Moonpig: customer purchasing starting to normalise
Tuesday, July 27, 2021
Moonpig has posted its maiden results as a PLC, and has flagged that the incredible growth at the business fuelled by the pandemic will be tempered in the future as life in general settles down to a new normality.
Group sales in the year to 30 April more than doubled, rising by 113% from £173.1m to £368.2m, while adjusted EBITDA was also up 107% to £92.1m.
However, non-adjusted pre-tax profits grew by just 3%, to £32.9m, after taking into account IPO costs, legacy incentive costs and charges or credits relating to the pension provision and associated indemnity asset at Greetz in the Netherlands.
Moonpig said it delivered 50.9m orders in the period “helping our customers to stay connected with their loved ones during lockdown”.
The group noted: “As restrictions have eased, we have seen customer purchase frequency start to normalise from elevated levels, and we expect this to continue until frequency is approximately 5% ahead of pre-Covid-19 levels, in line with previous expectations.”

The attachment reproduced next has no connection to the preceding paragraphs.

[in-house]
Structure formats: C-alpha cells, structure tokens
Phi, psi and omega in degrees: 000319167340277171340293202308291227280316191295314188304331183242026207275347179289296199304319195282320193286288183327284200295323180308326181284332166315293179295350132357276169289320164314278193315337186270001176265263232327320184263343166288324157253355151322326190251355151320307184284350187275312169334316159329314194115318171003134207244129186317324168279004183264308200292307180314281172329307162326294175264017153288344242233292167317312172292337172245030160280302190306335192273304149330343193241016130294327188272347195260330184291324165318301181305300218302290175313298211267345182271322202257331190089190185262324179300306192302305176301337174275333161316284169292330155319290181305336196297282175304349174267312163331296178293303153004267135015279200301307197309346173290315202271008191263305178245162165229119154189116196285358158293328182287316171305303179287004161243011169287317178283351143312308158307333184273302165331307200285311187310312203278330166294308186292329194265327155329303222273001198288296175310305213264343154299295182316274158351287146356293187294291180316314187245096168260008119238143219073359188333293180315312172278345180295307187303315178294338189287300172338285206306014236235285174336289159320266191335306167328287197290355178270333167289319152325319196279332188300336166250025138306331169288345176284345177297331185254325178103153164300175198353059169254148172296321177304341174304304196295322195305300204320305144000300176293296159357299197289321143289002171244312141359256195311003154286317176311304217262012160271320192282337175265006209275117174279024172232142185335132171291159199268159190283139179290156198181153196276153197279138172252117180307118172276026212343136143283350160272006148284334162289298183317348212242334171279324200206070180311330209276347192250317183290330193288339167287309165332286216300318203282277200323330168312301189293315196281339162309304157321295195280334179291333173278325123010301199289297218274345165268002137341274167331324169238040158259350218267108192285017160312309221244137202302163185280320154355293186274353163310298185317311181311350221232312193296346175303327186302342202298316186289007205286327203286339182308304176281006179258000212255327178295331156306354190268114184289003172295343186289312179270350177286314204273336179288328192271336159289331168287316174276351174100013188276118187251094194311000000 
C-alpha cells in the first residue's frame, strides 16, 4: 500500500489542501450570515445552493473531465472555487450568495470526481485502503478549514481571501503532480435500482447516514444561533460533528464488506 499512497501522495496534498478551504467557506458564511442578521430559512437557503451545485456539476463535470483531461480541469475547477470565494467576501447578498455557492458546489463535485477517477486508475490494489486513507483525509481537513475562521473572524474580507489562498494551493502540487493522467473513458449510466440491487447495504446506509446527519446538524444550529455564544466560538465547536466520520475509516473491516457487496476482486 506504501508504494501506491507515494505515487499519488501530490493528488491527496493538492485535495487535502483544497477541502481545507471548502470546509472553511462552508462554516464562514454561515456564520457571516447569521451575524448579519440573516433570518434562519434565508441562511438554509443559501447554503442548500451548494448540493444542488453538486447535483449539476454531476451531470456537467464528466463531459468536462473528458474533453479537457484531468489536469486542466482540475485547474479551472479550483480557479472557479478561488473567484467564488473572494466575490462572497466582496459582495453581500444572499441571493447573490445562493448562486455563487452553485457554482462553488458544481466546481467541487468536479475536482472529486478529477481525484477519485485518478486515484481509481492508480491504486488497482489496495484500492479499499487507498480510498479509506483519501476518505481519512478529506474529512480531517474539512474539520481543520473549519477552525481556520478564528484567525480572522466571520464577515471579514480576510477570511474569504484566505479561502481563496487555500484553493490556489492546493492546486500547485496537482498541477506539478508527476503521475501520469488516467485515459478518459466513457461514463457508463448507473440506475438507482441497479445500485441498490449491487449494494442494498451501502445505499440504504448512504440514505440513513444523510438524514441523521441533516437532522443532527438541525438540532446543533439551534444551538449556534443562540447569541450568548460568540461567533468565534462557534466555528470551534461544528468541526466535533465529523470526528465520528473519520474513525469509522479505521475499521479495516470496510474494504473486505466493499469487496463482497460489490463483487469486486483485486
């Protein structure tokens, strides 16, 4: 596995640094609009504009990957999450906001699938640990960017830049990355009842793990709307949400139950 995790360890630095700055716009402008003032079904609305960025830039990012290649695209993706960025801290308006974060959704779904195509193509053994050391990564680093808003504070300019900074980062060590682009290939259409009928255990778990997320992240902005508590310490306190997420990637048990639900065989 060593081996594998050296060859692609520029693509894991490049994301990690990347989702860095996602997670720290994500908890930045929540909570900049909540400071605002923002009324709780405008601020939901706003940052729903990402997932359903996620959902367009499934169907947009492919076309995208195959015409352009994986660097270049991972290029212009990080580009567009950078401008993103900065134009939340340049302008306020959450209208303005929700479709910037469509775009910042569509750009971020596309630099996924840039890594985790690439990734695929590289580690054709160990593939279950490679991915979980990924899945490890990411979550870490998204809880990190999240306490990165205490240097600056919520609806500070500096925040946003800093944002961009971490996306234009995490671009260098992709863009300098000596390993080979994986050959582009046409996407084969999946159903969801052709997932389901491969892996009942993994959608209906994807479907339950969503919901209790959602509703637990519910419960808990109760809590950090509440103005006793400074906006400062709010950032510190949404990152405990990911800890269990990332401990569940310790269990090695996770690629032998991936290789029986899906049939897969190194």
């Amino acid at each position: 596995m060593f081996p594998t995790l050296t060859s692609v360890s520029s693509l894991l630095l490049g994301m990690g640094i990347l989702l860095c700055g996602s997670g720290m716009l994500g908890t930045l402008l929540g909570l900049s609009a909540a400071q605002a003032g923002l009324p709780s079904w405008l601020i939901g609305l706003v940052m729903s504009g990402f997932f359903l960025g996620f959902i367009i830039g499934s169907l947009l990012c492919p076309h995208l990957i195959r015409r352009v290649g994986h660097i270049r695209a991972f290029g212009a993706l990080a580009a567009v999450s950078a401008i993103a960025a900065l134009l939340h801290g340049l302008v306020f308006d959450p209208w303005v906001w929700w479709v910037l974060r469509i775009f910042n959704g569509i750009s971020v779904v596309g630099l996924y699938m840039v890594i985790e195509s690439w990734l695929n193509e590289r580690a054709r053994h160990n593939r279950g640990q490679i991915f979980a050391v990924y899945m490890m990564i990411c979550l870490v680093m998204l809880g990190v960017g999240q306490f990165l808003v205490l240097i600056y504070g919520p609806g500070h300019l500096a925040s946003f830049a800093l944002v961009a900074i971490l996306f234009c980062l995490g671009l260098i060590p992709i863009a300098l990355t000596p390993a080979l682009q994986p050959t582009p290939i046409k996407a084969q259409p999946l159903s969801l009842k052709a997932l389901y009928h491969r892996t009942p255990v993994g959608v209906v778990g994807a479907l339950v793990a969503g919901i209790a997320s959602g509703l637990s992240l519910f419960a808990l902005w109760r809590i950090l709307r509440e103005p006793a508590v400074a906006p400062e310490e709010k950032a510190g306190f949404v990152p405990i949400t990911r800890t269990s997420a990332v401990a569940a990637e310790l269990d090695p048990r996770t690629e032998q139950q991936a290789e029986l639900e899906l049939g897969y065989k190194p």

The business had grown its database of reminders to over 50m by the financial year-end. “Our goal remains a hyper-personalised customer reminder journey, which we view as a driver of future growth”.
However, in the medium-term the group reiterated plans to target sales growth “in the mid teens” and an adjusted EBITDA margin of 24%-25%.
Chief executive Nickyl Raithatha described the period as a “milestone year” in the firm’s plans to become “the ultimate gifting companion”.
“We have completed a three-year technology and data re-platforming project, which allows us to leverage our unique gifting dataset in new ways by personalising the customer experience and accelerating the pace at which we deploy innovation,” he stated.
“The scale of our proprietary data, with over 50 million reminders set, is a growing source of competitive advantage. Our customer proposition continues to improve, with enhancements to our card and gifting ranges, and more delivery options than ever before.”
He described the long-term growth opportunity as “vast”, with the majority of the card and gifting market still offline, and said Moonpig had “never been in a better position to capture this growth”.
The group added a raft of new gifting brands during the period, including Lego and Cath Kidston, and also brought in Sunday deliveries through its partnership with Royal Mail.
Moonpig’s share price fell by nearly 10% to 382.22p on the news. The group was valued at around £1.2bn when it floated in February, with shares priced at 350p at the time.